Monday, 12 November 2007

Israel OKs extradition of Brooklyn pedophile suspect

Monday, November 12th 2007


JERUSALEM - A suspected Brooklyn pedophile hiding from sex abuse
charges in Israel will become the first American extradited to the
U.S. under a revamped treaty, a Jerusalem court ruled Sunday.

Stefan Colmer, 30, was indicted by a Brooklyn grand jury on charges he
sexually abused two 13-year-old boys from the ultra-orthodox Jewish
community in Brooklyn where he lived.

Hoping to avoid arrest, Colmer, a computer technician and salesman,
fled to Israel and changed his name to David Cohen.

Jerusalem police arrested Colmer in June and have held him pending
Sunday's extradition hearing, at which an Israeli judge ruled he must
be returned to face the charges in Brooklyn.

Before a January change to the treaty, Israel and the U.S. had agreed
to extradite suspected sex criminals only if they had been charged
with rape.

Colmer is suspected of performing oral sex on the two boys over
several months last year after luring them to his home from a nearby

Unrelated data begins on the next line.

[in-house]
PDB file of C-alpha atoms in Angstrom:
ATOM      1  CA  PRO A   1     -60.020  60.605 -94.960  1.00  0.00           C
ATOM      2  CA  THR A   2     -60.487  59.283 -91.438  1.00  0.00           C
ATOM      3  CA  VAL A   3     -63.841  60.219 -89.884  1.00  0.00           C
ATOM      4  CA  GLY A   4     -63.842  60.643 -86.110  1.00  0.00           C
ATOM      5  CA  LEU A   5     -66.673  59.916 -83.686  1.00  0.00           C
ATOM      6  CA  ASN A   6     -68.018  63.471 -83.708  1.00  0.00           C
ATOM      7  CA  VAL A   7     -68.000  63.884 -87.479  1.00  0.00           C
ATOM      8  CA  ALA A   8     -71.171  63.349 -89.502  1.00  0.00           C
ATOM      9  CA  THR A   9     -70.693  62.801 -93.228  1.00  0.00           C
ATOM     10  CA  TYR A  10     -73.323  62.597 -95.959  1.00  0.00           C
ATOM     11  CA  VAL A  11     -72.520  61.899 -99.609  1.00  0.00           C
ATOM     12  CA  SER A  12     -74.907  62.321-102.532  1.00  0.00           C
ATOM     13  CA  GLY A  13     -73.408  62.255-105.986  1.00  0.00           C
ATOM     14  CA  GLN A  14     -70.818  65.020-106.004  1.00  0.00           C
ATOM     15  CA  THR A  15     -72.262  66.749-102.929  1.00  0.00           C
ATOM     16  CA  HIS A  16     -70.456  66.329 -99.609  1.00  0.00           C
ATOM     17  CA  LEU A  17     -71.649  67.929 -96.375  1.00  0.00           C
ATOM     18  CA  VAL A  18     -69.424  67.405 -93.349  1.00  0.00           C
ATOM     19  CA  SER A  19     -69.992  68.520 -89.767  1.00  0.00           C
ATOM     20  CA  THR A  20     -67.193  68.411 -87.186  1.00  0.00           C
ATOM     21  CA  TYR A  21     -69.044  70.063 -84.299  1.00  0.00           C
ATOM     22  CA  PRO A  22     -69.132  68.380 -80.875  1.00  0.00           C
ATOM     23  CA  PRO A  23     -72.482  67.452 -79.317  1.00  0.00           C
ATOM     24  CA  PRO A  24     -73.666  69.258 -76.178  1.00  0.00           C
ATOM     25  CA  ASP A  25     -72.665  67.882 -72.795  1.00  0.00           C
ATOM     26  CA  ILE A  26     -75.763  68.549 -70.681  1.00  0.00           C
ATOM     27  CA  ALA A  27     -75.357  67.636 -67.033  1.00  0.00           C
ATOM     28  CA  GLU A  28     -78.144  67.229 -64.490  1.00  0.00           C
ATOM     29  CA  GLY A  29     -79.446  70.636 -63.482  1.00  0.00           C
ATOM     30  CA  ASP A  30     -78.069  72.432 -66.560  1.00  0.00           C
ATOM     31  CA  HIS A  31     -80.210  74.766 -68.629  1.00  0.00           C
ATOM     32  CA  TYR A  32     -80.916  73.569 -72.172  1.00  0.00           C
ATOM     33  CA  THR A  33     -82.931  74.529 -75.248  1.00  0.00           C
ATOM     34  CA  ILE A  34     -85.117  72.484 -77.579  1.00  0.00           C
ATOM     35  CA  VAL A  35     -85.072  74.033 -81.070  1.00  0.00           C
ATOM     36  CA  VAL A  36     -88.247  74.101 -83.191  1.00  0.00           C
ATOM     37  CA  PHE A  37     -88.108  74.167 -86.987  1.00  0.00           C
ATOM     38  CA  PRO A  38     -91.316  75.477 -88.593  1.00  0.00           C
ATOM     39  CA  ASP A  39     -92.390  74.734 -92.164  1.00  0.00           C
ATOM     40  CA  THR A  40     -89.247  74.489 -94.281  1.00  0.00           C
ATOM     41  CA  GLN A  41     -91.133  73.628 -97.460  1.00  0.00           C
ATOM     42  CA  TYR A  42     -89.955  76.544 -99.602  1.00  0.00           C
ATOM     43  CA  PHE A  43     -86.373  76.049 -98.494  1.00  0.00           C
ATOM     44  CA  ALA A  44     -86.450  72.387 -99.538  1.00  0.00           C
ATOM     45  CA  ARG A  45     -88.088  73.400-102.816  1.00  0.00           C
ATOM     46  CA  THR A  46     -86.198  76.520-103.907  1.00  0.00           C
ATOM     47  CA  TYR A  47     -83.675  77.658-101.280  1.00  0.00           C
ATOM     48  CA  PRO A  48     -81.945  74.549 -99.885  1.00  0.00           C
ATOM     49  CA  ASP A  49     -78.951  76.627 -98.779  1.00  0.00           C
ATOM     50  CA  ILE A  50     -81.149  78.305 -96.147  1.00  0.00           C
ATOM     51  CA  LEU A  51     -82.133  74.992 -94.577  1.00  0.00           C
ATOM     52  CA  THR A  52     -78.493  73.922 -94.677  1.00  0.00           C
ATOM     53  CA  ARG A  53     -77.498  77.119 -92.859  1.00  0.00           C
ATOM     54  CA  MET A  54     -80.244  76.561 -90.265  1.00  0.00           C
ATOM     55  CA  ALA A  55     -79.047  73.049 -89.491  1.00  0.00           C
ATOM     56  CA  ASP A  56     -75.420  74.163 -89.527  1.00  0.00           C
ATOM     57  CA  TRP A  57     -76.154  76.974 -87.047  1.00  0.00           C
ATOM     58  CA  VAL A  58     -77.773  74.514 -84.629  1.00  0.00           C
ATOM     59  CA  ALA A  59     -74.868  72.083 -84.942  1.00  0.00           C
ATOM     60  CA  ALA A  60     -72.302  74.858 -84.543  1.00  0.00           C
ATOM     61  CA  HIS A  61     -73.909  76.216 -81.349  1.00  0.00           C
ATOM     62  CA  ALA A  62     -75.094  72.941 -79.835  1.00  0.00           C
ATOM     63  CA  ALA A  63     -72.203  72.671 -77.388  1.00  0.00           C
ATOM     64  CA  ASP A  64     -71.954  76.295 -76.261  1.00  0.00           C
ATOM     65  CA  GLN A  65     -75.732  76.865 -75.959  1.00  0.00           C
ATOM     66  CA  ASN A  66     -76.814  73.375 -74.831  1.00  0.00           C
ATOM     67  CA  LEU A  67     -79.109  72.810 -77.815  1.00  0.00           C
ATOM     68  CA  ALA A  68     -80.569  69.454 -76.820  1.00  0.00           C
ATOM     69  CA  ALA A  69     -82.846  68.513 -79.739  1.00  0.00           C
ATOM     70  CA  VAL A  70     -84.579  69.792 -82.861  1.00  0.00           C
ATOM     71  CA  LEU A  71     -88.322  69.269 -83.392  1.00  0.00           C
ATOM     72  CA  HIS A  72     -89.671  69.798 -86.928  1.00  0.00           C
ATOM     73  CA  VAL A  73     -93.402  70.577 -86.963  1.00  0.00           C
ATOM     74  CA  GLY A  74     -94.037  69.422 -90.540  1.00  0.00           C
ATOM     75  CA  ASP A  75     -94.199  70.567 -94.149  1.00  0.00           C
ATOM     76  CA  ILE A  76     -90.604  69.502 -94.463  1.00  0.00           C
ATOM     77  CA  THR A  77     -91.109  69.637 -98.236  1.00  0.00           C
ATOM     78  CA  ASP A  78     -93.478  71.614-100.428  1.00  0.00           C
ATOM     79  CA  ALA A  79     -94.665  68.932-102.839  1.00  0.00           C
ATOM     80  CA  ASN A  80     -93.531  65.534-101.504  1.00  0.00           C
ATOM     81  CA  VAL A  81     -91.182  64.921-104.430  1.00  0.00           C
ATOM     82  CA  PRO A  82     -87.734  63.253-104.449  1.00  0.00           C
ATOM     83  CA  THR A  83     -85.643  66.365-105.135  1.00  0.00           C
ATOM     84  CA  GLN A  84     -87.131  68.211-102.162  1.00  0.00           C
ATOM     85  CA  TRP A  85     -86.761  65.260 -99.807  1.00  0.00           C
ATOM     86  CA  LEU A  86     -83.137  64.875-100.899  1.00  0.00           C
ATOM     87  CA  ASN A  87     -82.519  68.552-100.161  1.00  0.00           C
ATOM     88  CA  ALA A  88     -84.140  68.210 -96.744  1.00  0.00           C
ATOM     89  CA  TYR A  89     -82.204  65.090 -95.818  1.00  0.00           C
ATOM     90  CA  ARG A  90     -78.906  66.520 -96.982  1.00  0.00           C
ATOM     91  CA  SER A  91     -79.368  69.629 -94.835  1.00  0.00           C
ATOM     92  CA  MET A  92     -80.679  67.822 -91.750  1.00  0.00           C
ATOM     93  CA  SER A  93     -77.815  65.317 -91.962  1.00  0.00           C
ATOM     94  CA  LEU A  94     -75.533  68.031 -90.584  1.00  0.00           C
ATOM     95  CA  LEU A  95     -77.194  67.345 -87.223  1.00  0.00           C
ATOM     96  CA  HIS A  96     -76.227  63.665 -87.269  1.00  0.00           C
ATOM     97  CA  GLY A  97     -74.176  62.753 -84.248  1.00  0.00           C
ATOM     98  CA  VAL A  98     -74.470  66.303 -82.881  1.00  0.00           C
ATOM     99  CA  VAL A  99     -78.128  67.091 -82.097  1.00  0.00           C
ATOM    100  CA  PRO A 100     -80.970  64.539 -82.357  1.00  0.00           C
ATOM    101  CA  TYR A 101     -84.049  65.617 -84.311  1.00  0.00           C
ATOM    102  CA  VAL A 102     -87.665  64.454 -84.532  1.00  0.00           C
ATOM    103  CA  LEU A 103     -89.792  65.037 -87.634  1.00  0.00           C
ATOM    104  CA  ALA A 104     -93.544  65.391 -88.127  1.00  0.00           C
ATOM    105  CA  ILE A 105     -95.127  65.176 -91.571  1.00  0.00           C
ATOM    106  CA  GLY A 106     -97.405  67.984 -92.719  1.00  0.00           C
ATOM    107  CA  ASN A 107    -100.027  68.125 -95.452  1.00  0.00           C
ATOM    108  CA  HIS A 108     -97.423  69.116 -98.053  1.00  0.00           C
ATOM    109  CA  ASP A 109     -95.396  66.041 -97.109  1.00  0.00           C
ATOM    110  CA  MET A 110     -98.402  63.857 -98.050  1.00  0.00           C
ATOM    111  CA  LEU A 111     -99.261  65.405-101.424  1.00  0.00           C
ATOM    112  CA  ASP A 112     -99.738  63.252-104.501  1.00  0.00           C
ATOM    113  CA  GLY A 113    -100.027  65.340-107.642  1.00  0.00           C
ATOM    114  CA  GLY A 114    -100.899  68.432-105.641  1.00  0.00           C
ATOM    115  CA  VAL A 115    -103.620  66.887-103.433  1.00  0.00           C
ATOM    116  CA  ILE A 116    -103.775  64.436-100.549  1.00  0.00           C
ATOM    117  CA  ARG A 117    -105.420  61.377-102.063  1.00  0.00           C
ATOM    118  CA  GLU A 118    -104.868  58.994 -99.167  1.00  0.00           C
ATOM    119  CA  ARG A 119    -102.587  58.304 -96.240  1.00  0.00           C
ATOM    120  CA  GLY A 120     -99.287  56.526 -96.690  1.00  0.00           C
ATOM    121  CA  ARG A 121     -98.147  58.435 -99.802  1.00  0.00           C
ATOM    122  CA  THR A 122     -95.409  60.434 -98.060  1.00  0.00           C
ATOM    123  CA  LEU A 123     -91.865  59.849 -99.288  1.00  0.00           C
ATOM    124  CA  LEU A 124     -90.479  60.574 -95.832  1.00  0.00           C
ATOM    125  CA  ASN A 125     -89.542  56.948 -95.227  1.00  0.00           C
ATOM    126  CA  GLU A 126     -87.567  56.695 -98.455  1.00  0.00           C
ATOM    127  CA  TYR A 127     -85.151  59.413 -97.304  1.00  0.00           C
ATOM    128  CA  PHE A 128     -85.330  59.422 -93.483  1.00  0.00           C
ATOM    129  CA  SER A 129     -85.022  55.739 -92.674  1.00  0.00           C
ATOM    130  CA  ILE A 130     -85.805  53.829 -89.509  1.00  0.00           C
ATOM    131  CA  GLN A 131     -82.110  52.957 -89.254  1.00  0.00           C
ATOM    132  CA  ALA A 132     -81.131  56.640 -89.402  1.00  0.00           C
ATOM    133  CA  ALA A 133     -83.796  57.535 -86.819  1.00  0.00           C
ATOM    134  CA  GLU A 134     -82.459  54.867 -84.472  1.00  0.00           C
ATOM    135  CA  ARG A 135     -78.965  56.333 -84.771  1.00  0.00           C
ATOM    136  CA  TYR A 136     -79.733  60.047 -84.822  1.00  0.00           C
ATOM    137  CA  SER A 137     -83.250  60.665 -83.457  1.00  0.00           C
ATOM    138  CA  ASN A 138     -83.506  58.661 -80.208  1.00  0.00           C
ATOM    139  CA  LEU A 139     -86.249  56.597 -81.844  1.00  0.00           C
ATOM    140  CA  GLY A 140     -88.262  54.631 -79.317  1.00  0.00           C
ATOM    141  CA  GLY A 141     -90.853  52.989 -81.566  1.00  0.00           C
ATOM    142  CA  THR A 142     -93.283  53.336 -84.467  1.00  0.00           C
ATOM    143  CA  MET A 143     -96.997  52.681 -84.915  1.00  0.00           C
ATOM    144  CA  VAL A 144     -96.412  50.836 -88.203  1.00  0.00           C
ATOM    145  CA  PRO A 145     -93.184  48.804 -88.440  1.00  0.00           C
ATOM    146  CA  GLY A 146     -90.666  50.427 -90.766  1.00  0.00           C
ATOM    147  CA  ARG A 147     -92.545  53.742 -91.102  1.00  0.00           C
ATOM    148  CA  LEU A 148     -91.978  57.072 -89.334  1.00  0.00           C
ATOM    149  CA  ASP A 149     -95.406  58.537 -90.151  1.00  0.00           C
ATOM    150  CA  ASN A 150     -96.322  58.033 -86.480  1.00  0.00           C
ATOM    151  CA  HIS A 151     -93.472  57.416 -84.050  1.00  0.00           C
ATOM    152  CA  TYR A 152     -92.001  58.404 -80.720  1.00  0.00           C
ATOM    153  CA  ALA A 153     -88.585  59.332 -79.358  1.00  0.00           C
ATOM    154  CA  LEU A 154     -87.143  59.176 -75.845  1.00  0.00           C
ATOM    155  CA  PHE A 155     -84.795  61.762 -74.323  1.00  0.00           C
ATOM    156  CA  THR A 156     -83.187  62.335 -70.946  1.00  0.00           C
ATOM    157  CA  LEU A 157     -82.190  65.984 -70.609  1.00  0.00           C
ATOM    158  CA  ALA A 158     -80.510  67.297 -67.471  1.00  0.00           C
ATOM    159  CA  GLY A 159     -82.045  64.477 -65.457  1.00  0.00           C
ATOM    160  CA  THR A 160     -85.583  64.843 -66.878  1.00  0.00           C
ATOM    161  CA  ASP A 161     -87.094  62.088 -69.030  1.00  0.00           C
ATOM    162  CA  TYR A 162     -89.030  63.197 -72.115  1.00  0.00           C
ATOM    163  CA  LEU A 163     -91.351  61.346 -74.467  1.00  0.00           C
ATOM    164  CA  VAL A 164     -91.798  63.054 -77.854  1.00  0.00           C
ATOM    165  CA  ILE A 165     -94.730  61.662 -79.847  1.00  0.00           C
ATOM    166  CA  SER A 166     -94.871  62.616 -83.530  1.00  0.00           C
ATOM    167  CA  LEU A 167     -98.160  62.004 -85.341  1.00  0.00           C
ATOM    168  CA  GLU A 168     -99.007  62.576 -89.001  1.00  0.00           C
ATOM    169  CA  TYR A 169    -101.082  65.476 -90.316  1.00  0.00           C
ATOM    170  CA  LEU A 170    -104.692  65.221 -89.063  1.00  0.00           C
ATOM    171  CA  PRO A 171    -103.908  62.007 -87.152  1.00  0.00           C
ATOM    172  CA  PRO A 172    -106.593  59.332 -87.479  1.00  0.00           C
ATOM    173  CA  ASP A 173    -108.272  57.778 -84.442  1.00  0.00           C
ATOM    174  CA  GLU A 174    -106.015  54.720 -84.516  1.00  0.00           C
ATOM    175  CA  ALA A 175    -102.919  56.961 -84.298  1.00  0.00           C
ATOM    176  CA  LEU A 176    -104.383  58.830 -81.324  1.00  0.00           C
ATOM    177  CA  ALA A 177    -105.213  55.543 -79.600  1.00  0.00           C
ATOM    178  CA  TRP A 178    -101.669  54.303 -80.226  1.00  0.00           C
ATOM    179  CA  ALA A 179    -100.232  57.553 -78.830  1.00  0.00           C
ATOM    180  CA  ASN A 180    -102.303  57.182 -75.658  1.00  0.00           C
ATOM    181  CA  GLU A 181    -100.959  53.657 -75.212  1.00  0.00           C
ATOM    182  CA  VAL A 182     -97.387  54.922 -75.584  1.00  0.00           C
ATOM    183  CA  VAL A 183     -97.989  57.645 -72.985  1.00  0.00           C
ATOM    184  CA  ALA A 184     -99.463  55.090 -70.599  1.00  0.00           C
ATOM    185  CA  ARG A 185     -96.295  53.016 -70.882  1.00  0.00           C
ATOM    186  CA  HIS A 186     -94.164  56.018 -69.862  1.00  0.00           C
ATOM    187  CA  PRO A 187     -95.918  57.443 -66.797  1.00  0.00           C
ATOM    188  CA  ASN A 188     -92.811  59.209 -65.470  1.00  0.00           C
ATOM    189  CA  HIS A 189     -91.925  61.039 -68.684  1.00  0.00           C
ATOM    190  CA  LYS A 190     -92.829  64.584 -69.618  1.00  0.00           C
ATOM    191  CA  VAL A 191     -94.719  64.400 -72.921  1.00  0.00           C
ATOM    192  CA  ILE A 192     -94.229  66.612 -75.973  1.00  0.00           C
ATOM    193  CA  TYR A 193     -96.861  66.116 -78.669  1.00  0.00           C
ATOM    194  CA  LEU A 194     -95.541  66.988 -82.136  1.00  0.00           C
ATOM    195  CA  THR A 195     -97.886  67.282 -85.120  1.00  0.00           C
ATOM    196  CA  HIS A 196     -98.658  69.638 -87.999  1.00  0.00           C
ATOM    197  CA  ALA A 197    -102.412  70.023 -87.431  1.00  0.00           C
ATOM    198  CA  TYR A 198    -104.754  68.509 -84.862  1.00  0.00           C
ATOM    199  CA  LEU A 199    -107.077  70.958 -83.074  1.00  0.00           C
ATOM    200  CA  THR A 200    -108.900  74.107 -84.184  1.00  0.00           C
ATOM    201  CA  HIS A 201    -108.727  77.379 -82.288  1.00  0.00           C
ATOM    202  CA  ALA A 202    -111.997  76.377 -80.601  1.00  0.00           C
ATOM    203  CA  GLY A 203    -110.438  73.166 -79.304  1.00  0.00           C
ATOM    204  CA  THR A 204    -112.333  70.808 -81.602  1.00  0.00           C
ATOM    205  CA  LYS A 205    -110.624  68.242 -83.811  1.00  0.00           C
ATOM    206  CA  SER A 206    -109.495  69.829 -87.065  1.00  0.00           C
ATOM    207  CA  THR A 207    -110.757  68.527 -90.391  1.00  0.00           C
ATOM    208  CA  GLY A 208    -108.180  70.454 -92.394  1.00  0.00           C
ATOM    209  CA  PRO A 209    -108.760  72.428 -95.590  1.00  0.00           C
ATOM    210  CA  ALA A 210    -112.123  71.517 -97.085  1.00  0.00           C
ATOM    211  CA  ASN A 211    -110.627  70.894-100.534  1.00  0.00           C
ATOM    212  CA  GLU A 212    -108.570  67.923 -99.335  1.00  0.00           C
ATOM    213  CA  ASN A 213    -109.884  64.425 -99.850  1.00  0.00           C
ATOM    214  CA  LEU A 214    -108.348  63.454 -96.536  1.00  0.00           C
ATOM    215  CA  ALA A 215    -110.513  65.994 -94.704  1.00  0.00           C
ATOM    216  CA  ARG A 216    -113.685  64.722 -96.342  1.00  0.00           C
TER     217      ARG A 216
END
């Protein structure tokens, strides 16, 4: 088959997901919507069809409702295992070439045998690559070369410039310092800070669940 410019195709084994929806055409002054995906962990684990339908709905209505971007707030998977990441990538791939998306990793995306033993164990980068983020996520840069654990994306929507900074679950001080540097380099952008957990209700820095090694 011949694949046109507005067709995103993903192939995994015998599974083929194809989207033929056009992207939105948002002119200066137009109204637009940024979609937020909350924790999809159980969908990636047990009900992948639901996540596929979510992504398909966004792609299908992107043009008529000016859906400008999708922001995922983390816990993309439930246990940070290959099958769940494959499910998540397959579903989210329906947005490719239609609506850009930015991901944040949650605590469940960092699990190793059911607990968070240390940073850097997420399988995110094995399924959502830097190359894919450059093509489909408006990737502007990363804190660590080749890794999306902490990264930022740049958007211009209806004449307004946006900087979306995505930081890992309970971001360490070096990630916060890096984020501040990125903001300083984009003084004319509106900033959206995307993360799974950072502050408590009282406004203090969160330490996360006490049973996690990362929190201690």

yeshiva high school, according to the U.S. Justice Department's
extradition request.

The Brooklyn grand jury indicted Colmer on eight counts of criminal
sexual acts. If found guilty, he could face up to seven years in

The Justice Department also has requested the extradition of another
alleged Brooklyn child molester, Rabbi Avrohom Mondrowitz, who fled to
Jerusalem 23 years ago amid allegations the former counselor and
principal molested four boys.

Mondrowitz was arrested last month by Israeli police but was released.
The Israeli Justice Ministry has refused to comment on the case.
Attorney Michael Lesher, who represents six men who have accused
Mondrowitz of molesting them as children, said Mondrowitz must be
returned to face charges.

"I am certainly delighted to see that Colmer will be extradited to
face justice in Brooklyn," Lesher said. "But we certainly will not
rest until the same is done with Avrohom Mondrowitz."

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